Maintaining employment can be difficult for individuals struggling with drug or alcohol abuse, and many have developed financial problems. Financial problems and problems finding and keeping a job can be primary triggers for relapse. It's essential to take steps to organize your finances and seek help or advice with this if necessary.
Recognize Relapse Warning Signs
A relapse can sneak up on you if you don't recognize the warning signs. Relapse begins long before you consume alcohol or drugs, and there are generally three phases to be aware of. These are:
- Emotional relapse
- Mental relapse
- Physical relapse.
The warning signs of deterioration include:
- Returning to addictive thinking patterns or leaning towards addictive behavior.
- Engaging in compulsive, self-defeating behaviors
- Seeking out situations that involve people who use alcohol and drugs
- Not reasoning or behaving less responsibly
- Seeing drugs or alcohol use as a logical escape from negative feelings or pain
Learn To Manage Stress
Any stress can be a relapse trigger for those who struggle with drug abuse or alcohol addiction, whether it is something minor like breaking your phone or missing the bus or something much more significant and impactful like losing your job or not having money to pay rent. Avoiding stress altogether is impossible, and it is inevitable that at some point during your recovery journey, you will experience some form of stress, but learning to manage stressful situations is something you have control over.
Develop a Structured Schedule
Having a chaotic or disorganized lifestyle can impede your recovery. It's essential to develop a structured daily and weekly schedule and stick to it. This structured schedule may include going to support groups, family therapy, and other activities that maintain a healthy balance of fun activities and practices that help kick addiction habits.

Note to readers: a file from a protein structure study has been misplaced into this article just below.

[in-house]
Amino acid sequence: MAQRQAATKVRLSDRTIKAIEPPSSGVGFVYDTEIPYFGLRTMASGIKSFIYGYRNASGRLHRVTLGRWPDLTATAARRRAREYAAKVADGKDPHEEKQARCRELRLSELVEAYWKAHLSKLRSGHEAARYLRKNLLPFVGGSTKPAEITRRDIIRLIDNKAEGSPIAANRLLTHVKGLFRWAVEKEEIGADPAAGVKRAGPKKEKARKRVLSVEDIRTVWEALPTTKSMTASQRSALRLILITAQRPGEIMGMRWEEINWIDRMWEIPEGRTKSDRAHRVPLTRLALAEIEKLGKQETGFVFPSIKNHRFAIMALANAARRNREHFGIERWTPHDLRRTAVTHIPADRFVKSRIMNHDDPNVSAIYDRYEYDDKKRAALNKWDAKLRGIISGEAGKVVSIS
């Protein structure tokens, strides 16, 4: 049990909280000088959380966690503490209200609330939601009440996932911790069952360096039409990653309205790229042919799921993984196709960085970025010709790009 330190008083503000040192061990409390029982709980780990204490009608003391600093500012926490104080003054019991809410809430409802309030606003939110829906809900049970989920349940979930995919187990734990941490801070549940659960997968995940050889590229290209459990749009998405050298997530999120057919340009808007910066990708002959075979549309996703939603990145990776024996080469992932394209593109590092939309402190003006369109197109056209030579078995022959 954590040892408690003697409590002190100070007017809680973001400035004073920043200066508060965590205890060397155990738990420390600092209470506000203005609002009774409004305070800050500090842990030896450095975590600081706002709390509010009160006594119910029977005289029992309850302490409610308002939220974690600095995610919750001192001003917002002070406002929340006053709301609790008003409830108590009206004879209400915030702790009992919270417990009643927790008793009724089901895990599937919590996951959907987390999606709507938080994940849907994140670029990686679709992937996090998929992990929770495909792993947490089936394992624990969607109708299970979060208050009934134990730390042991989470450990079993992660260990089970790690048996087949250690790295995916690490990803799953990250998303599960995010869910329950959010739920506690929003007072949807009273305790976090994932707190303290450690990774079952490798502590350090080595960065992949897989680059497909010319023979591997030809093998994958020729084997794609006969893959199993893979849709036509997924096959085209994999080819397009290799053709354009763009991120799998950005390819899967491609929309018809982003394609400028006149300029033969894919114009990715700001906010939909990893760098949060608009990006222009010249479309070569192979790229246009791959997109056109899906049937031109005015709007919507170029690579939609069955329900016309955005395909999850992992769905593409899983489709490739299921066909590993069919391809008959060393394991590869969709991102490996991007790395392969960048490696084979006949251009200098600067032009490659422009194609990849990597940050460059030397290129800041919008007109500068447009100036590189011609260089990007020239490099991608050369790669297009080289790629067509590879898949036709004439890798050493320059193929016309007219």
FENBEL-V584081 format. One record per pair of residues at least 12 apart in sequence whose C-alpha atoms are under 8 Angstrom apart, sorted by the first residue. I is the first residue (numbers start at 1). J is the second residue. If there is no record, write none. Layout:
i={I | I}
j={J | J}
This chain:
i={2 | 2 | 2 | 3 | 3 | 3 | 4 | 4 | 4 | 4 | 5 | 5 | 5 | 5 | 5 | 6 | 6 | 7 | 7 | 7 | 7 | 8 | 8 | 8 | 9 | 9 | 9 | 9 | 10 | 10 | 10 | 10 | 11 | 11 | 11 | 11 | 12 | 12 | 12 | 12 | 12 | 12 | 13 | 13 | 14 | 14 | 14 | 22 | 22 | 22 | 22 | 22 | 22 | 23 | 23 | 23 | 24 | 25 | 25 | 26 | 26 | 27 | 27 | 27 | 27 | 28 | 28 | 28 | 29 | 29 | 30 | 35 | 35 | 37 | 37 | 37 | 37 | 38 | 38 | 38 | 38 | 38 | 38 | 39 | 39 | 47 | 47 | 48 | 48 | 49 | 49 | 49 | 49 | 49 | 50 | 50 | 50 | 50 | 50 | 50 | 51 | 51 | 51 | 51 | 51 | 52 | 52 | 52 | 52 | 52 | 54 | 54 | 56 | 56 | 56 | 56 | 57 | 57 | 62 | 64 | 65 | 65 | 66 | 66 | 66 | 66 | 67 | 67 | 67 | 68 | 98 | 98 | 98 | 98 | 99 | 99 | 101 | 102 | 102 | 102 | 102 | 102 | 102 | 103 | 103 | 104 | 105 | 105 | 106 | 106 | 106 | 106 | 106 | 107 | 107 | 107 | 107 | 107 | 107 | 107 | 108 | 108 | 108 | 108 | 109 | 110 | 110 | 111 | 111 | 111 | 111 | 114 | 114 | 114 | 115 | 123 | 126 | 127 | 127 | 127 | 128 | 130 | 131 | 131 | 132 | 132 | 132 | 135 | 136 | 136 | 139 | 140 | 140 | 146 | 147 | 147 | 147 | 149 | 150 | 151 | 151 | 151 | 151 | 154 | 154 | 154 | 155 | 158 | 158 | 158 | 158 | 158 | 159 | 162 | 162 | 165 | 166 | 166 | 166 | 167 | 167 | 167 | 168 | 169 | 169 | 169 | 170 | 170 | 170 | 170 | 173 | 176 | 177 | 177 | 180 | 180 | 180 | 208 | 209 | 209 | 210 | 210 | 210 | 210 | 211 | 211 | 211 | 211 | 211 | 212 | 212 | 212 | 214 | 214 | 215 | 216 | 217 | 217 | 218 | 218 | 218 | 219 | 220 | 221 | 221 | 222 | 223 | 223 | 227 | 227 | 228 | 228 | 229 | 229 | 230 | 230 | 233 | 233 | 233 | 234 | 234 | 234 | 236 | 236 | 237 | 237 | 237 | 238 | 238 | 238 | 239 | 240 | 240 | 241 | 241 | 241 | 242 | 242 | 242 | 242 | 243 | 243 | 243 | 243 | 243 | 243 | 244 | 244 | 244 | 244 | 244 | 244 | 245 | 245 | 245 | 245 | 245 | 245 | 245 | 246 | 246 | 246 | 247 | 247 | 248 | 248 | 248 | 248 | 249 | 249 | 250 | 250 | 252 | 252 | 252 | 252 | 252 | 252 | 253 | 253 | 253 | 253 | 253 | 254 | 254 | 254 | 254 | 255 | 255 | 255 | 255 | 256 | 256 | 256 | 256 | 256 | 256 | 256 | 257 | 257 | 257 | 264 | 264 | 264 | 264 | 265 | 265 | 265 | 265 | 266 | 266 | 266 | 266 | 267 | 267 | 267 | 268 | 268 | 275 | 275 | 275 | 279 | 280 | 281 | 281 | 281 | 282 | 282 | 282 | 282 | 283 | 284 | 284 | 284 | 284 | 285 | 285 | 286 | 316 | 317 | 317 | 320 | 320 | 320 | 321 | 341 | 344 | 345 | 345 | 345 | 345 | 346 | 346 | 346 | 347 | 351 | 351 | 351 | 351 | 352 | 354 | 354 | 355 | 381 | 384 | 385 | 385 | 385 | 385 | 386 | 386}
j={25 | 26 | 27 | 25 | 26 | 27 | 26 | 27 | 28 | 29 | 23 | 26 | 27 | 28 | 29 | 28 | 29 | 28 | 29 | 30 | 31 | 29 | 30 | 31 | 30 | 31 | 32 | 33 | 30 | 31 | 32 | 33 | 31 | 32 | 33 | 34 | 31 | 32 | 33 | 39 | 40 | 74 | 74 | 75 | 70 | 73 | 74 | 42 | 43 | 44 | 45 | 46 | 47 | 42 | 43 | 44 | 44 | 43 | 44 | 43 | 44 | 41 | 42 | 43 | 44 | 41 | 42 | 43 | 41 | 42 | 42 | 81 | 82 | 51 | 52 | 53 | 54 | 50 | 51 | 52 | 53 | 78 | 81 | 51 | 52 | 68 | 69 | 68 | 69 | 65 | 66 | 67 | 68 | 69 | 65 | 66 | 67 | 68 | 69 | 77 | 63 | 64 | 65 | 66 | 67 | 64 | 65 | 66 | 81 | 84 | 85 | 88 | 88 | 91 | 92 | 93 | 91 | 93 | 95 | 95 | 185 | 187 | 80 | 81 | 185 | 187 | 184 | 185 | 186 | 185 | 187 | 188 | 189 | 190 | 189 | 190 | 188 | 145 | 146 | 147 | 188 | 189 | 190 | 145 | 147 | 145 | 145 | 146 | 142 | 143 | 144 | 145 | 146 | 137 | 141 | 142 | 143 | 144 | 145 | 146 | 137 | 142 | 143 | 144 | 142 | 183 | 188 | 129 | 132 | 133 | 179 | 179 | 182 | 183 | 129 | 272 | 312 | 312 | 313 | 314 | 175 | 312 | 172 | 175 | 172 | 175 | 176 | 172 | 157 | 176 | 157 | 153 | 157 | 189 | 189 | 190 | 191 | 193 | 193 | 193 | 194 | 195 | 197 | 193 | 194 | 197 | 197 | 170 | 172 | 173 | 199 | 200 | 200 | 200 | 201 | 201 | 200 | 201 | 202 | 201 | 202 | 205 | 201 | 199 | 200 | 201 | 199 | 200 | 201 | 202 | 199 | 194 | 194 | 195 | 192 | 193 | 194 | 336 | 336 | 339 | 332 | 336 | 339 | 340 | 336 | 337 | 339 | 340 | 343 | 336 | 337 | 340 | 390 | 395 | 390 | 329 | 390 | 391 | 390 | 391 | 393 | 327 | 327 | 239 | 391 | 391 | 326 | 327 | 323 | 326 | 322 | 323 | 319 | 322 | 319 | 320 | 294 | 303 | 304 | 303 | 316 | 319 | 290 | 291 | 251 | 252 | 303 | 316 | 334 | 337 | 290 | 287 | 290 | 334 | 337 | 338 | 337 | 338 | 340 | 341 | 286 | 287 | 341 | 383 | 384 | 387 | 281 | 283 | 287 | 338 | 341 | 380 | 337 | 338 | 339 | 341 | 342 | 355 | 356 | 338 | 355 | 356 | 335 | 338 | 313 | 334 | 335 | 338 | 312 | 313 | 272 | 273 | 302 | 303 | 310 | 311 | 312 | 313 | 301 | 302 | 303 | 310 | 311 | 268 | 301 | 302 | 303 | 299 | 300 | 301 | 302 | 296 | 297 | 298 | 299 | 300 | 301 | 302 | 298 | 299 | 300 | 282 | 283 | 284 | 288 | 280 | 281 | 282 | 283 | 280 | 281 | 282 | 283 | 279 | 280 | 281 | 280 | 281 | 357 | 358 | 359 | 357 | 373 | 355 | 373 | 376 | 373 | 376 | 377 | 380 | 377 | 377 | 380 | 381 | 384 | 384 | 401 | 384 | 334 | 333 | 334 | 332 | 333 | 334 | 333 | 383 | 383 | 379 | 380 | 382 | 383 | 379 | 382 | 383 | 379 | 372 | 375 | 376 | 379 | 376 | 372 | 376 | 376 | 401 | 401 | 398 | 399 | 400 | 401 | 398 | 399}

Sticking to the same routine is essential during addiction recovery, as a chaotic or disorganized life can encourage you to turn to old habits.
Taking Care of Your Physical and Mental Health
Healthy living is an essential part of early recovery in particular. Building a healthy lifestyle with a range of solo and group recreational activities, an exercise program, a healthy diet, and mental health support can significantly decrease the chances of relapse.
Join a Support Group
Having a solid support system is particularly important when you begin to recognize relapse warning signs and struggle with negative beliefs of feeling alone. Groups such as alcoholics anonymous (AA) or narcotics unknown (NA) are great places to meet people that understand what you are going with. These mutual support groups can be spaces to talk about past mistakes without judgment, find sober friends and build supportive relationships with people that want to help you remain sober.
How To Stay Sober From Alcohol Without AA
Alcoholics Anonymous is not the only way to stay sober. It is one method that works for some people, but there are other approaches to staying sober. Many substance abuse treatment providers offer suggestions to help you find the best fit for your recovery, such as other addiction support groups.
An alternative to AA is SMART Recovery, which does not use the 12-Step model. SMART is an acronym for “Self-Management and Recovery Training.” SMART focuses more on building skills to cope with stress in everyday life and, unlike the 12-step process, does not focus on a higher power.
Cornerstone’s goal is to help individuals maintain abstinence by building a solid foundation for lasting recovery through self-help groups, support systems, mental health support, the development of relapse prevention strategies, and the re-establishment of positive relationships with friends and family members.
Contact us today for a private consultation to ask any questions you may have.